If X-Factor and American Idol are to be deemed the great barometers of popular culture (and why not), then it would appear that Madonna is all but finished. Each week a succession of pop wannabes put themselves through the torture, but none of them wannabe Madonna. Mariah yes, Whitney even, but Madonna? She seems to have slipped right off the radar. In a way it’s not hard to see why she means little to the teenage girl of today. She started her career over a quarter of a century ago (when an aspiring pop starlet had to do a lot more than just flash a smile at Simon Cowell to get noticed) and, the odd single aside, hasn’t released an album of real note since 2002. Throw in the increasing soap opera of her personal life and the memory of Madonna the pop star is fading fast.
But what a memory it is, as this – the sixth compilation of her career – unequivocally proves. Not many would have suspected that the bratty twenty-five year old who emerged from the New York club scene with debut single ‘Everybody’ in 1982 would have lasted beyond her patchy debut album, let alone be issuing a thirty six track best of come 2009. Yet along the way she has amassed a body of work that easily puts her up there alongside – if not ahead of – the other two major names of the era, Prince and Michael Jackson.
Those early singles, ‘Holiday’ and ‘Borderline’ especially, are still damn near impossible to fault. It’s something that Madonna herself has been well aware of, maintaining a connection with them no matter what stage of her career or what much vaunted reinvention she has gone through. The truth is that these reinventions have only been skin deep, that Madonna has been at her best when making pop music pure and simple. When she has lost her way (the wilderness years of Erotica and Bedtime Stories in particular) she has done so because the desire to be shocking or fashionable has obscured that primary aim.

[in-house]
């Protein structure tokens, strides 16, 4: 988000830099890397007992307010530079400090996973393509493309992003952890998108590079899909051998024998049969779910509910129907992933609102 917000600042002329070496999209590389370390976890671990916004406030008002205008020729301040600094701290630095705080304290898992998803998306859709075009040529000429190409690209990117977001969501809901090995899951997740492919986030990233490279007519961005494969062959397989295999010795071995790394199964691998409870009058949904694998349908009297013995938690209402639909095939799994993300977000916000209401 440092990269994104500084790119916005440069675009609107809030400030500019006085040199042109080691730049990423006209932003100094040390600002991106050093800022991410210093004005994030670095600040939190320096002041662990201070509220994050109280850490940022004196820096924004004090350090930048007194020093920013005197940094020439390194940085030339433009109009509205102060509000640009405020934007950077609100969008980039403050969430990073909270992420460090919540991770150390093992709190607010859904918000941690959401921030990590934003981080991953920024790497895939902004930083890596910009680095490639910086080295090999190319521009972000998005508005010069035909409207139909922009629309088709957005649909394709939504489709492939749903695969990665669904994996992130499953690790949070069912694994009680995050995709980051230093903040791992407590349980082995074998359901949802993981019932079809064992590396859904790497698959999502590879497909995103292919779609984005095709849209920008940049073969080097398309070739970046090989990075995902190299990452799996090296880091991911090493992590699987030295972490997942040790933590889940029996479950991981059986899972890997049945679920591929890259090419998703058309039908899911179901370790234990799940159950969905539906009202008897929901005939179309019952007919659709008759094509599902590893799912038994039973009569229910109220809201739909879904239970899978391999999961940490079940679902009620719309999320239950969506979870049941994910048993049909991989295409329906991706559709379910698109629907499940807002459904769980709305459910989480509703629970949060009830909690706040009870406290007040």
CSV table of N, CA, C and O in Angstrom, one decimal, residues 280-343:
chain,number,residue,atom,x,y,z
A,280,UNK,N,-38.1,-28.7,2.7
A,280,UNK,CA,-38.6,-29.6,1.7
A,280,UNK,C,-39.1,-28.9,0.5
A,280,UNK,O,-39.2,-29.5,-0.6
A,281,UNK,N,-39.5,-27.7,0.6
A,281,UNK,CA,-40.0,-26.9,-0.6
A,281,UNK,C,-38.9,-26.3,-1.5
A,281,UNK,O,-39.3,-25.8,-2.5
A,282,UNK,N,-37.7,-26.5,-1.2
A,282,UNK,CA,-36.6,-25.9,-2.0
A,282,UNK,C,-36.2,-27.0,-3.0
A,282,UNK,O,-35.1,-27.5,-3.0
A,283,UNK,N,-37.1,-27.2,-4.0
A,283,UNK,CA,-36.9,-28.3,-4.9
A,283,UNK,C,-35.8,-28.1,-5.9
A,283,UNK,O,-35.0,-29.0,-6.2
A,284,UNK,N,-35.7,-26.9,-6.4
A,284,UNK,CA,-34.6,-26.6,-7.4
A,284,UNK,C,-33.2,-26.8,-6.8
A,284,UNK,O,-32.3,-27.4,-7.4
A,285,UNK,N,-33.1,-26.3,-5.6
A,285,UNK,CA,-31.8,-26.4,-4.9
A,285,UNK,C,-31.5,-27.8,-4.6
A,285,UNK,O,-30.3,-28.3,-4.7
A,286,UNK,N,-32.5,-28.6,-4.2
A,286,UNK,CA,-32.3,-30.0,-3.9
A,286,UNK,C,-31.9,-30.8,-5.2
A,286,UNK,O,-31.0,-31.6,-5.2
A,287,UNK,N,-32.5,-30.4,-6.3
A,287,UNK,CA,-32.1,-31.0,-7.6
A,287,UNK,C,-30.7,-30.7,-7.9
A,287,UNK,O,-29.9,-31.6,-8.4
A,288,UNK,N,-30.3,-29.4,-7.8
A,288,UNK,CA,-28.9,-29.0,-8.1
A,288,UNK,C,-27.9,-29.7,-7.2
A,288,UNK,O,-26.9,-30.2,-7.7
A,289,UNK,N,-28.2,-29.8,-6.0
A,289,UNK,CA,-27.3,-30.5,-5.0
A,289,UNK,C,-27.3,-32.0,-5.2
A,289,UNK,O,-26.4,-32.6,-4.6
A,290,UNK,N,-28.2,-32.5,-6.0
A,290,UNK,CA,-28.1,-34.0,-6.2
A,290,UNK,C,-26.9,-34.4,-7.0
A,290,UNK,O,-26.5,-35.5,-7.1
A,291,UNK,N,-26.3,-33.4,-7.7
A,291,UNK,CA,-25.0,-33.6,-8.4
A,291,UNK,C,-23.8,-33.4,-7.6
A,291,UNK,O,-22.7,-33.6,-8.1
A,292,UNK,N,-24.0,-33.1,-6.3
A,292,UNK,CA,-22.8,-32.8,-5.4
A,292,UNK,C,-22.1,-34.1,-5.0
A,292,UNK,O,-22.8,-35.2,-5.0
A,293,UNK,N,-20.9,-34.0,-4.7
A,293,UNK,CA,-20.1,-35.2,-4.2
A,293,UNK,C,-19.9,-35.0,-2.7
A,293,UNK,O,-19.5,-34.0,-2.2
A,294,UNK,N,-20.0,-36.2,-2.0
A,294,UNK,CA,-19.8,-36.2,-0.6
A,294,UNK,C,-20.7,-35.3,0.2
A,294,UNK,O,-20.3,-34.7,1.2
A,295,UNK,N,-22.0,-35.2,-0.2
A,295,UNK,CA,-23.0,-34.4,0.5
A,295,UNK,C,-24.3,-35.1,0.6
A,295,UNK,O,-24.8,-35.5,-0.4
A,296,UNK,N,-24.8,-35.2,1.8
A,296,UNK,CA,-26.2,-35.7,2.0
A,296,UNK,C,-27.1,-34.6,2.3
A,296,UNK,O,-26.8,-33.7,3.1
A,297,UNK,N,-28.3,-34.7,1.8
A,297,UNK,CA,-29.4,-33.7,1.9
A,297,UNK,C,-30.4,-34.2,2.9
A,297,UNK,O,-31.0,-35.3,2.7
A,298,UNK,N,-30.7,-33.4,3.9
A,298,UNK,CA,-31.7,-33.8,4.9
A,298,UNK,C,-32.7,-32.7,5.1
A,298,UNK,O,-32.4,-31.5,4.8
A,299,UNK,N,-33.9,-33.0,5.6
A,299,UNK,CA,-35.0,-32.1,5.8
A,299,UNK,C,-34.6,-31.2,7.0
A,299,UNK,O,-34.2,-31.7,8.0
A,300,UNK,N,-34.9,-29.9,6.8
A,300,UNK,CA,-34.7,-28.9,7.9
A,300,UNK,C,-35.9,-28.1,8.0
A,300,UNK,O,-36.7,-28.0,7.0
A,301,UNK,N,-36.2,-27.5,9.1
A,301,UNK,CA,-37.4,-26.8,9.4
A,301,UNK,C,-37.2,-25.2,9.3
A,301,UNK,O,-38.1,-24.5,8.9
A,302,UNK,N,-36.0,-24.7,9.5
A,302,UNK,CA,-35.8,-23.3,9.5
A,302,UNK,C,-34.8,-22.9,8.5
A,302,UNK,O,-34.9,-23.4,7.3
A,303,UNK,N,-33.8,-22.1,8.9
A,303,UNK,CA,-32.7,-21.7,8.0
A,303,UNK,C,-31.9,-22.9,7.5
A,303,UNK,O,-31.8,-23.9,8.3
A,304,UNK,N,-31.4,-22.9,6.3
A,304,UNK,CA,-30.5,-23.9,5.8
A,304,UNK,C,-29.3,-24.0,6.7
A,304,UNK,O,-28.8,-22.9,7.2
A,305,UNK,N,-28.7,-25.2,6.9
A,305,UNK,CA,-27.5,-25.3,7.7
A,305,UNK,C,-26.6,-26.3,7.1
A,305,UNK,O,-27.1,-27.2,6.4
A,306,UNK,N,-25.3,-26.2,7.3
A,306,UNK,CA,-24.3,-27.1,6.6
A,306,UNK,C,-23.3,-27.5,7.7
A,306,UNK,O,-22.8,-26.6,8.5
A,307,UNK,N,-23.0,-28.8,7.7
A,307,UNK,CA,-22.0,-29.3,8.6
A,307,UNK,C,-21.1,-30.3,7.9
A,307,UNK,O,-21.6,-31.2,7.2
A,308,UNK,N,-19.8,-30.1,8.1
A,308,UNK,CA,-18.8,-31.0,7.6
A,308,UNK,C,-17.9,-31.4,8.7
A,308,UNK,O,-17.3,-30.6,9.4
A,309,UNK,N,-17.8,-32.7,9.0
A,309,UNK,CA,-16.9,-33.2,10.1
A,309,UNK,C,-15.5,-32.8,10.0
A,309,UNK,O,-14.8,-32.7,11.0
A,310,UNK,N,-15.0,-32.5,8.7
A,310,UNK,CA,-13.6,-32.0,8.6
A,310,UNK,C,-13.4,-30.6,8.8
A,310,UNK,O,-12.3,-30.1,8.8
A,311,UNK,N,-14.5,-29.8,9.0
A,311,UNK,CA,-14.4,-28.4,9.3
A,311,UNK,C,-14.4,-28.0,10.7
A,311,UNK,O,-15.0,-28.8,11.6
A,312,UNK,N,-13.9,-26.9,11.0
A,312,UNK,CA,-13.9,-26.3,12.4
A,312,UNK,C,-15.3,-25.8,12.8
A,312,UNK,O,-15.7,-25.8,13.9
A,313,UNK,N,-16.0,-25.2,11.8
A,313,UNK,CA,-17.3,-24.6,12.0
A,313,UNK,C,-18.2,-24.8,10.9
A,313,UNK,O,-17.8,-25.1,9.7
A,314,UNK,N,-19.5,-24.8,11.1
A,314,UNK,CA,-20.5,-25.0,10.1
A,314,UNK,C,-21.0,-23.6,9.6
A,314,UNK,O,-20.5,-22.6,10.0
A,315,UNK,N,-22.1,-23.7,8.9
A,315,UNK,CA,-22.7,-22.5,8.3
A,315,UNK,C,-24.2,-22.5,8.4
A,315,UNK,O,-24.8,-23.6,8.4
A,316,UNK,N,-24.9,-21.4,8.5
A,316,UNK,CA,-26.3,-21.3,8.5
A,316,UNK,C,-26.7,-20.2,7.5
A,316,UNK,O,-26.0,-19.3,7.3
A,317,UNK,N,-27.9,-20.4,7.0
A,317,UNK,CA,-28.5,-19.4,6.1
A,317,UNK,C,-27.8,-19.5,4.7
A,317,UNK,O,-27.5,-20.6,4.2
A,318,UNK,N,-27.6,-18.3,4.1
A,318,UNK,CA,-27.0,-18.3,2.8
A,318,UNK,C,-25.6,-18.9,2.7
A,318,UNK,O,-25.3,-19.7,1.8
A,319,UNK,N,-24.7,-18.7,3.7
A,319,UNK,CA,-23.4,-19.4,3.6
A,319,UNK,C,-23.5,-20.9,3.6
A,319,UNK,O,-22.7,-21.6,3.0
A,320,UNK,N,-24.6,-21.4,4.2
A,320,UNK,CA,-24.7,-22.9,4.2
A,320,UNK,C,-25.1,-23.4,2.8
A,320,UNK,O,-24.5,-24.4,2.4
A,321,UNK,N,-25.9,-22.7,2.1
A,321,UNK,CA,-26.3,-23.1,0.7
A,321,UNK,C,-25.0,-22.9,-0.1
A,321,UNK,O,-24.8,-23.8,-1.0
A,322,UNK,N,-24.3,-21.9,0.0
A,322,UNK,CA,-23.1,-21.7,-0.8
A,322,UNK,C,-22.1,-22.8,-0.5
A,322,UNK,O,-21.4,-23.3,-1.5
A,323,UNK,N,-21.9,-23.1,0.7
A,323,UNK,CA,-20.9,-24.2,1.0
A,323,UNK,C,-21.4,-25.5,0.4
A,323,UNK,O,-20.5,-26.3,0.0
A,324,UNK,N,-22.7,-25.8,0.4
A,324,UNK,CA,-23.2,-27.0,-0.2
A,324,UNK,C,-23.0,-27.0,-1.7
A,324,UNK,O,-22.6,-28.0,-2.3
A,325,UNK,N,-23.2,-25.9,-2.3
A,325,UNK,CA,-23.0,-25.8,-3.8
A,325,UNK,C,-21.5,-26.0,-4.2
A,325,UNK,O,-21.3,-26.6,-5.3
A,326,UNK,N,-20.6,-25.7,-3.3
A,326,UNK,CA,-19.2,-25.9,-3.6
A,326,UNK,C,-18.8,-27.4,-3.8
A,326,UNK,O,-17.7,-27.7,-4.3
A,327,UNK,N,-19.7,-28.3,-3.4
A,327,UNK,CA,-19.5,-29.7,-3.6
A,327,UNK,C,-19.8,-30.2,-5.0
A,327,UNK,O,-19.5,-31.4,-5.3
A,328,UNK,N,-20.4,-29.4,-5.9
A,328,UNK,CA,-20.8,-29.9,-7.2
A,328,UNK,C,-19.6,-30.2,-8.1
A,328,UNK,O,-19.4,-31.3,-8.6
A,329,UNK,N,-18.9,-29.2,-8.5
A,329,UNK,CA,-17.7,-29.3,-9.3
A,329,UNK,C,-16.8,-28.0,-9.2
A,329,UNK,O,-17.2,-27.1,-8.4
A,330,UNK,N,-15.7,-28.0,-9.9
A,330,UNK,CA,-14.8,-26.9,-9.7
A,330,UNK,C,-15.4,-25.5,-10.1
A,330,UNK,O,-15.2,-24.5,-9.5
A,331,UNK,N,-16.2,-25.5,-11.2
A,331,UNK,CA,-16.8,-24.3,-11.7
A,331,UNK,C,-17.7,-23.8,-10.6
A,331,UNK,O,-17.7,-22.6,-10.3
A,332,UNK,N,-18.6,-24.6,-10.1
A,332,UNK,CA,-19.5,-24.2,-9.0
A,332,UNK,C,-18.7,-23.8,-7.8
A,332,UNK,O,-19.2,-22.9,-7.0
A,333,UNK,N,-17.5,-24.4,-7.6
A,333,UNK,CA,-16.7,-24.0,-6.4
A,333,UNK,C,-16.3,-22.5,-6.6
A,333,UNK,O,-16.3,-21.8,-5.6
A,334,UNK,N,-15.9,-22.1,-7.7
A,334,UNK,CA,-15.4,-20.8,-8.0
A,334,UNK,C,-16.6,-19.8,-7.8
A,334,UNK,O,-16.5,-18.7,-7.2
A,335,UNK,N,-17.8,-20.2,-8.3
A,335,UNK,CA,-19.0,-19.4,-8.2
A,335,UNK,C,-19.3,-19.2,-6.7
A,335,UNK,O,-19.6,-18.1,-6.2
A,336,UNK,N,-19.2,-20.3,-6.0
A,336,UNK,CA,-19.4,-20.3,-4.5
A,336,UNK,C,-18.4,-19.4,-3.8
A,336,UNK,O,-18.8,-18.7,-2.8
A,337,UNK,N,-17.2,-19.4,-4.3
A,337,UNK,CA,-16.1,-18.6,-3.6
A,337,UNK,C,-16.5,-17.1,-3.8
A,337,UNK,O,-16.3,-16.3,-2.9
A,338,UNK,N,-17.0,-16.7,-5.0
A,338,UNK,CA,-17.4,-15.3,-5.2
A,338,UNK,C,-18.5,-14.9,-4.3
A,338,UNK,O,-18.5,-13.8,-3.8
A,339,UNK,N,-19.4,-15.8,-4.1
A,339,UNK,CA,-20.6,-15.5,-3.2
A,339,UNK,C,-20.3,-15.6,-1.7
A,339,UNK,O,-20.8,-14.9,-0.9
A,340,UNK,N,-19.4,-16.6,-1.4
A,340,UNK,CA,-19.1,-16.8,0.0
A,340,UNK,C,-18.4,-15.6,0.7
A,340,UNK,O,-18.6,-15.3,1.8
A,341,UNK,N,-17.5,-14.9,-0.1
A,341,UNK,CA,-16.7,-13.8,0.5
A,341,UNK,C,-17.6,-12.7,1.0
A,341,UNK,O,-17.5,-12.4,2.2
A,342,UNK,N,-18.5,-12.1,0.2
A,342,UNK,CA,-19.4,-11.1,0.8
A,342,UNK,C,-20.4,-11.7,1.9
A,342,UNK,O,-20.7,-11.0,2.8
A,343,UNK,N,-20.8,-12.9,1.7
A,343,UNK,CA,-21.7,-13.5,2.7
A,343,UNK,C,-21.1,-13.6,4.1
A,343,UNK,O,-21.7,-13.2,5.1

Every album contributes at least one track here – even the shocking Dick Tracy soundtrack in the form of ‘Vogue’ – leading to some forgotten gems amongst the towering highlights from her two periods of dominance. The likes of ‘Like A Prayer’, ‘Papa Don’t Preach’ and ‘Ray Of Light’ have of course stood the test of time, but so have the tracks that initially appeared less substantial (‘Cherish’, ‘Beautiful Stranger’ and ‘Dress You Up’), as well as her ability to tackle the big ballad with surprising ease. The more recent albums – the underrated American Life, overrated Confessions On A Dance Floor and hardly rated at all Hard Candy – do their best to keep pace with their younger siblings but in truth the old spark is missing. The two new tracks, meanwhile, are just appalling.
Is this then one final, glorious parting shot from the Queen of Pop? With the final call on her career down to her alone, the feeling is that she will never know quite when to stop. The danger is that each new record, each new move will leave her even further behind the pace that she once do dominantly set. So it’s perhaps no surprise at all that, to the X-Factor generation, Madonna is simply someone who got divorced and tried to adopt African babies. Celebration proves that there has to be more to her legacy than that.